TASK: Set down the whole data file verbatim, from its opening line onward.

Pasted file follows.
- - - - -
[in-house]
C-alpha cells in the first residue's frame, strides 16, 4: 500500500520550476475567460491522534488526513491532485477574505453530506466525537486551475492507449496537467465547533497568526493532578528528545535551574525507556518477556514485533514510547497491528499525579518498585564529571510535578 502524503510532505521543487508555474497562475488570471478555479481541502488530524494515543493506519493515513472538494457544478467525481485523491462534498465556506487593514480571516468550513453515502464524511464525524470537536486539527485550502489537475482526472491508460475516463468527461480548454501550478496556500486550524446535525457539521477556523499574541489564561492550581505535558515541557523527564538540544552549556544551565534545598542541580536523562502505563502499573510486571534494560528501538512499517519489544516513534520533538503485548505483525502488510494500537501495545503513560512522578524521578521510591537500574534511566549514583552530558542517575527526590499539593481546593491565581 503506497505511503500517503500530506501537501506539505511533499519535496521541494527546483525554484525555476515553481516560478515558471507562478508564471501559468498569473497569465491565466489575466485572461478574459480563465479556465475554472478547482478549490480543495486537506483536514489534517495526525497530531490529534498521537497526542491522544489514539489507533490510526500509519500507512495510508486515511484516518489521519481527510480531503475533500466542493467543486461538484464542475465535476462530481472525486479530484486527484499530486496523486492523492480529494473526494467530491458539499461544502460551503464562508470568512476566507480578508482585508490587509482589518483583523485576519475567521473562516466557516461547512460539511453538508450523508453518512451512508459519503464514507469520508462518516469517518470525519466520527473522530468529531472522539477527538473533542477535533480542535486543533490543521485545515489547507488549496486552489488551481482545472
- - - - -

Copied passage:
[in-house]
C-alpha cells in the first residue's frame, strides 16, 4: 500500500520550476475567460491522534488526513491532485477574505453530506466525537486551475492507449496537467465547533497568526493532578528528545535551574525507556518477556514485533514510547497491528499525579518498585564529571510535578 502524503510532505521543487508555474497562475488570471478555479481541502488530524494515543493506519493515513472538494457544478467525481485523491462534498465556506487593514480571516468550513453515502464524511464525524470537536486539527485550502489537475482526472491508460475516463468527461480548454501550478496556500486550524446535525457539521477556523499574541489564561492550581505535558515541557523527564538540544552549556544551565534545598542541580536523562502505563502499573510486571534494560528501538512499517519489544516513534520533538503485548505483525502488510494500537501495545503513560512522578524521578521510591537500574534511566549514583552530558542517575527526590499539593481546593491565581 503506497505511503500517503500530506501537501506539505511533499519535496521541494527546483525554484525555476515553481516560478515558471507562478508564471501559468498569473497569465491565466489575466485572461478574459480563465479556465475554472478547482478549490480543495486537506483536514489534517495526525497530531490529534498521537497526542491522544489514539489507533490510526500509519500507512495510508486515511484516518489521519481527510480531503475533500466542493467543486461538484464542475465535476462530481472525486479530484486527484499530486496523486492523492480529494473526494467530491458539499461544502460551503464562508470568512476566507480578508482585508490587509482589518483583523485576519475567521473562516466557516461547512460539511453538508450523508453518512451512508459519503464514507469520508462518516469517518470525519466520527473522530468529531472522539477527538473533542477535533480542535486543533490543521485545515489547507488549496486552489488551481482545472